Now, Religion in the News: a report and comment on religious trends and events being covered by the media. This week’s item consists excerpts from a column from The Ladies Home Journal, March 2005, with the headline, “Learn to Love Yourself, by Rick Warren— Self-esteem still wobbly after all these years? These five simple truths will show you that you don’t need to be perfect to be priceless. Carnival fun houses have distorted mirrors that can make us appear taller, fatter, or shorter than we really are, but this doesn’t bother us because we know we are getting an inaccurate picture of ourselves. It’s just a bit of harmless fun.
“What’s not fun is the fact that many of us look at ourselves through a different kind of distorted mirror. We let other people in our lives—from parents and siblings to friends and co-workers—create a reflection of who we are, but it’s rarely accurate. To truly love yourself, you need to know the five truths that form the basis of a healthy self-image: Accept yourself, love yourself, be true to yourself, forgive yourself, and believe in yourself.”
Tom: Dave, a number of weeks ago—actually for a month or two—we went over, as you know, “self” teaching. And in that, we said that these are teachings that were in the world, yet have come into the church—that they were promoted from pulpits all around the country, and where these ideas came from and they were not biblical, and so on. And now, as Gary said, this is The Ladies Home Journal, March, just right out. And we have Rick Warren presenting these things. Now I don’t know—well, I do know where he got it—he definitely got it from his mentor in this area, and that is Robert Schuller. This has Robert Schuller written all over it.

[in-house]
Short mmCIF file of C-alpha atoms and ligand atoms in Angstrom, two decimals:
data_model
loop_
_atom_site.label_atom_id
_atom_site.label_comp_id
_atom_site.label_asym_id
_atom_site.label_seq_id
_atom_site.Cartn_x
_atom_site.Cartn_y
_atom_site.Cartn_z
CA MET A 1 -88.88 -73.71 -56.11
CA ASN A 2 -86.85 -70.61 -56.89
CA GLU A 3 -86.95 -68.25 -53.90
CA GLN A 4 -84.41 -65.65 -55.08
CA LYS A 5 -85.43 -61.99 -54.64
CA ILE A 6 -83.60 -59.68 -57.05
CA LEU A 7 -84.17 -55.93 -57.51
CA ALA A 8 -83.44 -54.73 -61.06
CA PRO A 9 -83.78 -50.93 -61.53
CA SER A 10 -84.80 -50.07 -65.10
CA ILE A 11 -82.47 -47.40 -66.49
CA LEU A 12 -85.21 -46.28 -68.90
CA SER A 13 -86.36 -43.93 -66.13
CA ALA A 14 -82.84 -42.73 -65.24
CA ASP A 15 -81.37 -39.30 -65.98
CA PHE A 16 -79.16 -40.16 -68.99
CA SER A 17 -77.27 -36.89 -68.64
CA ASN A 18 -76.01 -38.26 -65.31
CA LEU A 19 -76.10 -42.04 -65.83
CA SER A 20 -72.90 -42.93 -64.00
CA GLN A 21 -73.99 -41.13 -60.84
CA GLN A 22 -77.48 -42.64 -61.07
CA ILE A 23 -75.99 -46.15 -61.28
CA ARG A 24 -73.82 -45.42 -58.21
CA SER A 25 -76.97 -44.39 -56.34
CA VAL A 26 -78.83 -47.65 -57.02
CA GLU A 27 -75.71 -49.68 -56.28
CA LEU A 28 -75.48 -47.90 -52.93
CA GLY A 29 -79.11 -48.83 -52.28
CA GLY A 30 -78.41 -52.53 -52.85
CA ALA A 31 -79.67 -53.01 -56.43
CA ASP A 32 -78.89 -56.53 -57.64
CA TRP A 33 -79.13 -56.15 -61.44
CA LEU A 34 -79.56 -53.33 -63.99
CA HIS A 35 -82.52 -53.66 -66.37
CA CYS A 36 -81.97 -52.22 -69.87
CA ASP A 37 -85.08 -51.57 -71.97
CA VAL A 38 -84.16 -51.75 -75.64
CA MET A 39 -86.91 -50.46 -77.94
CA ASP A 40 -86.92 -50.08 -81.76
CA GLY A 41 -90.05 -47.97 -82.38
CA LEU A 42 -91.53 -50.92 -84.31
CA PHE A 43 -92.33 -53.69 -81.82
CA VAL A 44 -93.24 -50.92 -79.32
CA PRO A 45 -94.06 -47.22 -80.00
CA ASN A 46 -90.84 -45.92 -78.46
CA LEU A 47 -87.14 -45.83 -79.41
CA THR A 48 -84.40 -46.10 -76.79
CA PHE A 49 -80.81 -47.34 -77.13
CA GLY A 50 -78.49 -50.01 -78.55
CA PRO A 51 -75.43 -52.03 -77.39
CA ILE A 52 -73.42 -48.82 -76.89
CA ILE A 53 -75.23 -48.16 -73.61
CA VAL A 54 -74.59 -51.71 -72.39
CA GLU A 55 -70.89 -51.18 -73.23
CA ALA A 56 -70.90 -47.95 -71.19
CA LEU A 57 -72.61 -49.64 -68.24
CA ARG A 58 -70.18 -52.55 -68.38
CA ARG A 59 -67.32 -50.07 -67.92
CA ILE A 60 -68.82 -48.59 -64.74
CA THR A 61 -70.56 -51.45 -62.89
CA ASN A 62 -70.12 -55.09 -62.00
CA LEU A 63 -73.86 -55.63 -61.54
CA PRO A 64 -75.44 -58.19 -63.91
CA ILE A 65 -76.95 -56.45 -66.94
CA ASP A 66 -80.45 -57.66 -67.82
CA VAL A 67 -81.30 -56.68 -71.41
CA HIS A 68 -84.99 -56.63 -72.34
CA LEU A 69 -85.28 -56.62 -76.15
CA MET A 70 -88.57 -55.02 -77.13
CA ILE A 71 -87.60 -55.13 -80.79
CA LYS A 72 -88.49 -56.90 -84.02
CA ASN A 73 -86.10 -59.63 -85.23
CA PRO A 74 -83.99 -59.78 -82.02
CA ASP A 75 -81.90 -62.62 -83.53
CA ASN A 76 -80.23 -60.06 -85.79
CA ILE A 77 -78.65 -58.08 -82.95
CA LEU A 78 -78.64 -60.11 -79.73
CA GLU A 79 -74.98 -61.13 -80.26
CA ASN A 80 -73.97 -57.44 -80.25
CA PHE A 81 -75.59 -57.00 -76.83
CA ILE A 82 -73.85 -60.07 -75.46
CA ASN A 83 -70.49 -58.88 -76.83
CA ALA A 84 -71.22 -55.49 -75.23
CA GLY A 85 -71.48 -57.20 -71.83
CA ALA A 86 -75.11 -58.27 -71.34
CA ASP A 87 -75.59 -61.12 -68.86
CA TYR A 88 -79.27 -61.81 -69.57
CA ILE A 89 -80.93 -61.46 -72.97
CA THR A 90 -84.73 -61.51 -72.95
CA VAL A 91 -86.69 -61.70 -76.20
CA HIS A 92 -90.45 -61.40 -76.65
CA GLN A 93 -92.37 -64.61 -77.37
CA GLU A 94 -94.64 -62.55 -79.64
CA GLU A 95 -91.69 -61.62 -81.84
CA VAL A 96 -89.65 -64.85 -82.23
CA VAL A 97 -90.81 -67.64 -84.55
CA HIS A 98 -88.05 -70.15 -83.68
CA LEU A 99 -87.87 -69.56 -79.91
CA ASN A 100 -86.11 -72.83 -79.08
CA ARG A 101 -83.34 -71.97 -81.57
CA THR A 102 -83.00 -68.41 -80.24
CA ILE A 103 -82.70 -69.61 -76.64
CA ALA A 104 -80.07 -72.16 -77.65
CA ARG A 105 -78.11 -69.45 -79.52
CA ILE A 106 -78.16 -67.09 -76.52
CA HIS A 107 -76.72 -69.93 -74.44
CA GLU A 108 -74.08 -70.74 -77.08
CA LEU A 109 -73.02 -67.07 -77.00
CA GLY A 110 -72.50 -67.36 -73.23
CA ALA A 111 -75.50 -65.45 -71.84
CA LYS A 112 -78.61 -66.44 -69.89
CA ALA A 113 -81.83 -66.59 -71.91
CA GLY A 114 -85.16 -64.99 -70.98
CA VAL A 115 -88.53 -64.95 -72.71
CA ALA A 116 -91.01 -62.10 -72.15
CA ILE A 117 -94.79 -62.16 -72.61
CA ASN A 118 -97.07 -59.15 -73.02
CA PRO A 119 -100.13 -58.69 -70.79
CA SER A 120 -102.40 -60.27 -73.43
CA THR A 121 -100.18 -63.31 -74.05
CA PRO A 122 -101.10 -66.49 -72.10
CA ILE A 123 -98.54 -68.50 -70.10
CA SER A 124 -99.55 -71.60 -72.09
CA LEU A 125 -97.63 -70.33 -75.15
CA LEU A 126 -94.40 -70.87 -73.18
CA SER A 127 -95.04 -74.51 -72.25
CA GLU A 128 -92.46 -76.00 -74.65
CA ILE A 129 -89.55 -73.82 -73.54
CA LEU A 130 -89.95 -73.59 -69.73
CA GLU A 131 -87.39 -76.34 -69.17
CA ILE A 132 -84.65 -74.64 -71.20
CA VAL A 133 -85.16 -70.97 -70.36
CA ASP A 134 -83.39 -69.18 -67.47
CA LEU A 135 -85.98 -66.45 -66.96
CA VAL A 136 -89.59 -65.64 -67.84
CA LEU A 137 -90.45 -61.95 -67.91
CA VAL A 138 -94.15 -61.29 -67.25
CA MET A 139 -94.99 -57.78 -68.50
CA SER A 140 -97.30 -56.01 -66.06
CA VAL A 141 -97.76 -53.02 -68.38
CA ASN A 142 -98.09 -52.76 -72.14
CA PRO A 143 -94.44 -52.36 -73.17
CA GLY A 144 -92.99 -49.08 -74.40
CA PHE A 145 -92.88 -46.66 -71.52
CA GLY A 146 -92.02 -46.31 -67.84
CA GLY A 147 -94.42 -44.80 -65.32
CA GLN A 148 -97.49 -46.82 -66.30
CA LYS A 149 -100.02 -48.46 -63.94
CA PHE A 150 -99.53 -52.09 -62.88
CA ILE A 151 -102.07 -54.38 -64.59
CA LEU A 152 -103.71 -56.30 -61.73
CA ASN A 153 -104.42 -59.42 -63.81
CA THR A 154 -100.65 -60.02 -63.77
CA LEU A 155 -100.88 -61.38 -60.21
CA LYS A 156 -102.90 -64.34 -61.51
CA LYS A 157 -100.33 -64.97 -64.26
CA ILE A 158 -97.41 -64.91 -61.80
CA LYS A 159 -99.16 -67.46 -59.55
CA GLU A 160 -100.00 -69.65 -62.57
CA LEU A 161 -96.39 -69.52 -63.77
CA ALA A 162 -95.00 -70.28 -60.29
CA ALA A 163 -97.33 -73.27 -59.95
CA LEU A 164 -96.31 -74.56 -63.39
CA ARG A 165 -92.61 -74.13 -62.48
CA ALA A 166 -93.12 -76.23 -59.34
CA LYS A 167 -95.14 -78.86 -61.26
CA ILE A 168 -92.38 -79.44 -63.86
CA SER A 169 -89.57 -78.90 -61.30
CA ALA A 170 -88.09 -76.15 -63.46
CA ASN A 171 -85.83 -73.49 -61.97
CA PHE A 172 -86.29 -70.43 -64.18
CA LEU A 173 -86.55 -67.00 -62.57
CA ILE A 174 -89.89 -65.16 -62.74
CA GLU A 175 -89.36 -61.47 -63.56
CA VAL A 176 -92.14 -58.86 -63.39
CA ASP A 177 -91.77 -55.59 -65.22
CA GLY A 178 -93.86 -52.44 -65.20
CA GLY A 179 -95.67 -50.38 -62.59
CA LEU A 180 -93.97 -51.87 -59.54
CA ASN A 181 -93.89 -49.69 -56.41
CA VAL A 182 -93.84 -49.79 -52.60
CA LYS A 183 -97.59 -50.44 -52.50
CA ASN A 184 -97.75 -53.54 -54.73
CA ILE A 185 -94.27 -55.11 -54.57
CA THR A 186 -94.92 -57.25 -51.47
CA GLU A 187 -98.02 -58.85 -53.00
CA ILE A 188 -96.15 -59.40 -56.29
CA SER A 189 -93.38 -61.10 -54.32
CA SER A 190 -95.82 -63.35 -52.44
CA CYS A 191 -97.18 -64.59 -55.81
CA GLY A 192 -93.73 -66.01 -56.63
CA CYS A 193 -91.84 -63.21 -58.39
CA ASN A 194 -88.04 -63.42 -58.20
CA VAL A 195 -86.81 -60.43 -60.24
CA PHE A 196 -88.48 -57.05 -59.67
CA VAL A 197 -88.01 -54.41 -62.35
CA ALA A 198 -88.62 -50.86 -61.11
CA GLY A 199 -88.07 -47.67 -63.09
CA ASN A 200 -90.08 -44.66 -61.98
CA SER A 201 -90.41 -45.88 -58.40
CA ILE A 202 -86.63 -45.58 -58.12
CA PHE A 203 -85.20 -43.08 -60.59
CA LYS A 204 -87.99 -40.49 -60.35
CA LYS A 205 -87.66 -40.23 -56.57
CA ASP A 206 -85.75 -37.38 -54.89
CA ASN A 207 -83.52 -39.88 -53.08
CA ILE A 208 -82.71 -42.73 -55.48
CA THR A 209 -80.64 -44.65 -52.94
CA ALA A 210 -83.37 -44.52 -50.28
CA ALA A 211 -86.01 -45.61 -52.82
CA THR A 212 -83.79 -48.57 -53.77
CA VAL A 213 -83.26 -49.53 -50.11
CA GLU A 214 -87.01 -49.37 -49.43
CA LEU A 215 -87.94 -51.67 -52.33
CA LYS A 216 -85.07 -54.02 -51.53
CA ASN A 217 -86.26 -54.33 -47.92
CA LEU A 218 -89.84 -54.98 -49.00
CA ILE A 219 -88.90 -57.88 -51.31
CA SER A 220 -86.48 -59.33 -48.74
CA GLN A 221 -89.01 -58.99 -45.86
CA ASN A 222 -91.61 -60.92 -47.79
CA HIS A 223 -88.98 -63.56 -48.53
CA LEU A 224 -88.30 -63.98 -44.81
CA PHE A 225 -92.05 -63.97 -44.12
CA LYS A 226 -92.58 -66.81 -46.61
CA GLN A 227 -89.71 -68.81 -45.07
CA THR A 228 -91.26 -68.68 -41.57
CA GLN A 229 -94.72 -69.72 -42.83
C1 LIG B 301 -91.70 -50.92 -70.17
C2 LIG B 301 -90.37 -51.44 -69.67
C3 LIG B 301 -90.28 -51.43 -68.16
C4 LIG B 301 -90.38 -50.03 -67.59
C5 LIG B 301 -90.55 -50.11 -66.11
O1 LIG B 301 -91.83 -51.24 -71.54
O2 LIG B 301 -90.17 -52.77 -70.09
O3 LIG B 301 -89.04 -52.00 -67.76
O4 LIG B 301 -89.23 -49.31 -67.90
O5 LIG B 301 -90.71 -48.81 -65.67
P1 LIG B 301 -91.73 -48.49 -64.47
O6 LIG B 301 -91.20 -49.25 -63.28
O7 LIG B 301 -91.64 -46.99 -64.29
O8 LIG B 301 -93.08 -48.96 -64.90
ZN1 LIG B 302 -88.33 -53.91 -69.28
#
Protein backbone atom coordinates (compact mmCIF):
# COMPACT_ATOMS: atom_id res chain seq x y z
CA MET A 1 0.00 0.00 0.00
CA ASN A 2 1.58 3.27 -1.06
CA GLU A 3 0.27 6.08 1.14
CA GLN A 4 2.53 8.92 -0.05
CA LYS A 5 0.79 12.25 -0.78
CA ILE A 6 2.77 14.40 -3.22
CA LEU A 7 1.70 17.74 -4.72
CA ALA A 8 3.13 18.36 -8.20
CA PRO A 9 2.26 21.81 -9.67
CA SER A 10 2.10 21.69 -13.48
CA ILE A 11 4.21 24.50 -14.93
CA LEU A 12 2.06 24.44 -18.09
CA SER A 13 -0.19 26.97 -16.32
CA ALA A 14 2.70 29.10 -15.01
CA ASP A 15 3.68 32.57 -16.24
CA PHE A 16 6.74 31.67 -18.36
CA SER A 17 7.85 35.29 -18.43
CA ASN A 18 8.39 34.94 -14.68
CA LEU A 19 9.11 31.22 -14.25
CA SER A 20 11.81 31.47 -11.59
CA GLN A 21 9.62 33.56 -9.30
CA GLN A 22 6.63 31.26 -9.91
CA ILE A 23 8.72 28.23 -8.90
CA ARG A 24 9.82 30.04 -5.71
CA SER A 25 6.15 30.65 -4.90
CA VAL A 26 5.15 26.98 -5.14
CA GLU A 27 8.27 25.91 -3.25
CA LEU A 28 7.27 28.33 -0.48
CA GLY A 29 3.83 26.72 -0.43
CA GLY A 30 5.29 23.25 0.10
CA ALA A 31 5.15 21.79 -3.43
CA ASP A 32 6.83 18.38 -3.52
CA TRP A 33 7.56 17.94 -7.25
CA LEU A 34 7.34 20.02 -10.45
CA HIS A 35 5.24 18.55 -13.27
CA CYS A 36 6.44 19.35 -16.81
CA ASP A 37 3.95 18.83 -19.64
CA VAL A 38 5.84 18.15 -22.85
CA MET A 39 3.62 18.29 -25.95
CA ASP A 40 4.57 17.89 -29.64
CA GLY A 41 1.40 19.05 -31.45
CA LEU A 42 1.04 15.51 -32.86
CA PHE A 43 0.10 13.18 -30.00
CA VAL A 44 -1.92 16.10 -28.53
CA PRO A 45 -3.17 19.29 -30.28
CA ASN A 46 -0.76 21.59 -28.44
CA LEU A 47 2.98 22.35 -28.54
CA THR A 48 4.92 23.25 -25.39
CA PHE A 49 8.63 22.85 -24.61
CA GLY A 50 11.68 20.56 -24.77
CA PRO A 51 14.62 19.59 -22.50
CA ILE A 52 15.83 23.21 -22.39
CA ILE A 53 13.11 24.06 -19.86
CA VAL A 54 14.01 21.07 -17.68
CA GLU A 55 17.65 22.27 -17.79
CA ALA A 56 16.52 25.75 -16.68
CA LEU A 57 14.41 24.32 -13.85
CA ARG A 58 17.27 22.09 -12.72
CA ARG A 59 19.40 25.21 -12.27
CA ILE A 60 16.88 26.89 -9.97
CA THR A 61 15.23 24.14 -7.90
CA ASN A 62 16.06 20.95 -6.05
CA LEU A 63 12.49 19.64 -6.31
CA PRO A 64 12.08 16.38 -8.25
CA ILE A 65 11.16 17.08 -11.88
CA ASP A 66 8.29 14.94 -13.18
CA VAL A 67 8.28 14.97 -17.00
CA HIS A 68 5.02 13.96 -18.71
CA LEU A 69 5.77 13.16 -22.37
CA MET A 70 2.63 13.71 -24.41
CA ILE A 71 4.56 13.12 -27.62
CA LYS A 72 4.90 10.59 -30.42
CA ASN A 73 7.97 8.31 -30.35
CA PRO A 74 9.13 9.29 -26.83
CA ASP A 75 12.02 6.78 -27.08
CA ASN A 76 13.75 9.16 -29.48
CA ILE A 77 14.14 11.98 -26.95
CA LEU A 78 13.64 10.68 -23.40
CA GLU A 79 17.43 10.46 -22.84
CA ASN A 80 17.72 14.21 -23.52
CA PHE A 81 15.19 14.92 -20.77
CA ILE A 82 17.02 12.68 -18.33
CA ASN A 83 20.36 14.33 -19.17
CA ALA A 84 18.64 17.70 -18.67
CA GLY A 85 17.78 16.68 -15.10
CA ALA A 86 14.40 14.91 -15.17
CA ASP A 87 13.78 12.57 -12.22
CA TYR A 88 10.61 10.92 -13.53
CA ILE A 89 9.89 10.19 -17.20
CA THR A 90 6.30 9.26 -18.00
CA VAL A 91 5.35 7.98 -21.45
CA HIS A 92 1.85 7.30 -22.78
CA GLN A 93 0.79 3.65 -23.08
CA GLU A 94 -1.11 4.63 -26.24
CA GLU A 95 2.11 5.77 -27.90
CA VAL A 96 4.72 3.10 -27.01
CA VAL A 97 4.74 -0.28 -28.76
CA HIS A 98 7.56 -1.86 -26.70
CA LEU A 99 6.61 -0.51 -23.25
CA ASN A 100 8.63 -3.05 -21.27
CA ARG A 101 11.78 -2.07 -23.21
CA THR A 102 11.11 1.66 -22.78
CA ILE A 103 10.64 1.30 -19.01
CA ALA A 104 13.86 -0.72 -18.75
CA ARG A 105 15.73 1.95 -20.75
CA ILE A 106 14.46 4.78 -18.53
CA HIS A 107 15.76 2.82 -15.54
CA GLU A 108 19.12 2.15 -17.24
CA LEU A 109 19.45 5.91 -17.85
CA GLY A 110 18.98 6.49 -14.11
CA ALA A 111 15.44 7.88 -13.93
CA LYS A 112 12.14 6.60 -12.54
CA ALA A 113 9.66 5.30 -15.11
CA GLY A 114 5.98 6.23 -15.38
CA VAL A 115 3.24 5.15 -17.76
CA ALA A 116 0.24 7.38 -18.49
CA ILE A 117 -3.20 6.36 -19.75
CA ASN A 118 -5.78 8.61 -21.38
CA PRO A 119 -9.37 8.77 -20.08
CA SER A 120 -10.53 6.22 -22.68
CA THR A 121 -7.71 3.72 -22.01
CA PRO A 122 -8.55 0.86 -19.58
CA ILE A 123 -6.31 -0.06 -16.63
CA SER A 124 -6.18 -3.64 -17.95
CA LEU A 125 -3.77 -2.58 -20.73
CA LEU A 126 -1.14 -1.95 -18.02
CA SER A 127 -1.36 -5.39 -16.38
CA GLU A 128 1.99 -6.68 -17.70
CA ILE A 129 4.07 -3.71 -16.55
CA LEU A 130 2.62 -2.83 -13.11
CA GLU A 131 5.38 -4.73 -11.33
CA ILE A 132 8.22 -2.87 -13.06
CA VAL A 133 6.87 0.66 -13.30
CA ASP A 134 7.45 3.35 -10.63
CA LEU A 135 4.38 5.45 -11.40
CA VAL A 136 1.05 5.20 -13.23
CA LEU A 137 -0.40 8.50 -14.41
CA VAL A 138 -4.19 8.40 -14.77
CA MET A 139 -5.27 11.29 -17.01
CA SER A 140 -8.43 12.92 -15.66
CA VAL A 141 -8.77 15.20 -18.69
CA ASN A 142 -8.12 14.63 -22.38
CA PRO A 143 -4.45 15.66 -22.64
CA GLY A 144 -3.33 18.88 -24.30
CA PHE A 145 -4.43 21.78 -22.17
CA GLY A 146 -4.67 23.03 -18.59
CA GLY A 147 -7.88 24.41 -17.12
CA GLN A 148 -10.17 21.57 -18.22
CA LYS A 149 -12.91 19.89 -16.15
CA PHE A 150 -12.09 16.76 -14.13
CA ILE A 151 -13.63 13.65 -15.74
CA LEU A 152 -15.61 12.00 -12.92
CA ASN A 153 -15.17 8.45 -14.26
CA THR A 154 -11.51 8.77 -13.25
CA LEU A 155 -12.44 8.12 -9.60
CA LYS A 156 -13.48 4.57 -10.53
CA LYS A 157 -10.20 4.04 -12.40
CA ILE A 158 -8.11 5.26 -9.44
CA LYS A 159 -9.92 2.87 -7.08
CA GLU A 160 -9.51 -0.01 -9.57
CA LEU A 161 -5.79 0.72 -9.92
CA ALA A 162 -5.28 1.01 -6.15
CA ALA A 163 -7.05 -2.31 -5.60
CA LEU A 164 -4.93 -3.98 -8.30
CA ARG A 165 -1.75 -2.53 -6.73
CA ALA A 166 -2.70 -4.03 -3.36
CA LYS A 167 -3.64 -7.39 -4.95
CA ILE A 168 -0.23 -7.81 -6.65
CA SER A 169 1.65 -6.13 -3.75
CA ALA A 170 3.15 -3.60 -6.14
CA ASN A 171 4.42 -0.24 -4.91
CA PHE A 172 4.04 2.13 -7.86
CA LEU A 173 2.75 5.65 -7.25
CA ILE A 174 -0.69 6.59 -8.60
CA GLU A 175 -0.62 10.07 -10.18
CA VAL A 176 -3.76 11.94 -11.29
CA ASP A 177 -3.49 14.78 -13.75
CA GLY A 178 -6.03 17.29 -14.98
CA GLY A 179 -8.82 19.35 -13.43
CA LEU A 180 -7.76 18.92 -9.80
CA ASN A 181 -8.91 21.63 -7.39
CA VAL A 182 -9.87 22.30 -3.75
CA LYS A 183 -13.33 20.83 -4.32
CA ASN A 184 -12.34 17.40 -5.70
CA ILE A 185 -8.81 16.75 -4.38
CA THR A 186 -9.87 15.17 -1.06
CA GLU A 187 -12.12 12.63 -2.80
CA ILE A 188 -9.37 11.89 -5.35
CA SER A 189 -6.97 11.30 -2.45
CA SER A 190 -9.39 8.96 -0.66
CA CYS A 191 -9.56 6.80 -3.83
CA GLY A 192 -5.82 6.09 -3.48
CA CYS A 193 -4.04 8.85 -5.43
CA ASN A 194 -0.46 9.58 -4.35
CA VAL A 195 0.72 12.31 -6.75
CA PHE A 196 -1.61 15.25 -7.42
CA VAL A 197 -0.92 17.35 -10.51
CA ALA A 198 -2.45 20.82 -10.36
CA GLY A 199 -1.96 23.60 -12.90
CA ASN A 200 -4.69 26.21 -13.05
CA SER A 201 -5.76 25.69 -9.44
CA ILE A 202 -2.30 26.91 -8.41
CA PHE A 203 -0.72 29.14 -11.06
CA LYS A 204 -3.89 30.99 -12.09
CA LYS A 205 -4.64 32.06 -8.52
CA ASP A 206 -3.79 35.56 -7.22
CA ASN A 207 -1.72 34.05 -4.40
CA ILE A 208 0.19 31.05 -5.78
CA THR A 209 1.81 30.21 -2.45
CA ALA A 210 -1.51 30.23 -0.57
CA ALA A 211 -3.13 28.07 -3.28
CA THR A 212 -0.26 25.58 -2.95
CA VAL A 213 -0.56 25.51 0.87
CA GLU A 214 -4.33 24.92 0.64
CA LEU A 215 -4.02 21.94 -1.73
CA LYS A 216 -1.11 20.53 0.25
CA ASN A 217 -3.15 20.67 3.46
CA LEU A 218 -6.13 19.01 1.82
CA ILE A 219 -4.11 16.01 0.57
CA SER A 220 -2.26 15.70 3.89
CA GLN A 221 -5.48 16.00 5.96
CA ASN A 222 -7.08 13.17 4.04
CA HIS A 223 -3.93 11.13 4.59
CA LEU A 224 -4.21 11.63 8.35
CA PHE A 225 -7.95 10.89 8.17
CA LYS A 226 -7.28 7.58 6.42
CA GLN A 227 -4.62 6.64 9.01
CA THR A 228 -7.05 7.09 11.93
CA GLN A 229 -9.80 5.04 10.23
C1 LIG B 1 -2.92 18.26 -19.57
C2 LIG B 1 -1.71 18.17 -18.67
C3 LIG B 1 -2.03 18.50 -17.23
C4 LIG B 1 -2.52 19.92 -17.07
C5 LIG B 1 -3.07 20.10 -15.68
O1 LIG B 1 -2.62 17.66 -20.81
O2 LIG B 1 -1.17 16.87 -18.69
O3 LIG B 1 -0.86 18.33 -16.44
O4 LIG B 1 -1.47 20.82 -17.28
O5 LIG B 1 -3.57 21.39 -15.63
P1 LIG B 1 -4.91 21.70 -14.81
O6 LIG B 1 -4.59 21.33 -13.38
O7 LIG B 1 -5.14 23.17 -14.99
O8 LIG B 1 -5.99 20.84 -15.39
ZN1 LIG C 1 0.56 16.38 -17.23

Dave: Yeah, Tom, it’s really disappointing, because this is warmed-over psychology…
Tom: Well, it’s pop psychology, which Rick says he’s against.
Dave: …which has been refuted so many times. Now we live here in the state of Oregon, remember? In California, Tom Vasconcellos, assemblyman—he set out to show that all problems in this world are because of a poor self-image and low self-esteem. And he got together the Self-Esteem task force, you remember, in California.
Dave: They spent a lot of money on that.
Tom: They spent our money when we were down there. [chuckles]
Dave: Yeah. They worked at this, and what conclusion did they come to? Well, they came to the conclusion that it was bunk; it’s just simply not true. You’re not doing poorly in school because you have a bad self-image. You’re doing poorly in school because you’re not working hard enough, you’re not studying enough, and so forth. And even some of the kids became disillusioned with this. They said, “What’s the point? No matter what you do, they praise you! You know, you don’t even have to do anything and they’ll praise you!”
So as I said, we live here in Oregon, and I remember an article in The Oregonian, I think it was, saying, “California, you had better get with it!” They have done all kinds of secular psychological tests to show that this doesn’t work. Now, it’s really disappointing, because this has been popular in Christian circles, and now Rick Warren is giving us the same warmed-over stuff. You know, Tom, I even hesitate saying this—you’re the man that brought in this article. But here it is, Ladies Home Journal, March 2005: we ought to be able to talk about it. People get really upset if we dare to question anything Rick Warren says. Well, this is just—I’m sorry, I’ll be blunt—nonsense! It isn’t true. Even secular psychologists will tell you it’s not true.
Tom: Right. But as we have talked about for weeks, Dave, how contrary this is to the Word of God. I want to go down these five points, and you just give me a couple of comments about it. “Accept yourself?” It says, “God accepts us unconditionally, and in His view we are all precious and priceless.”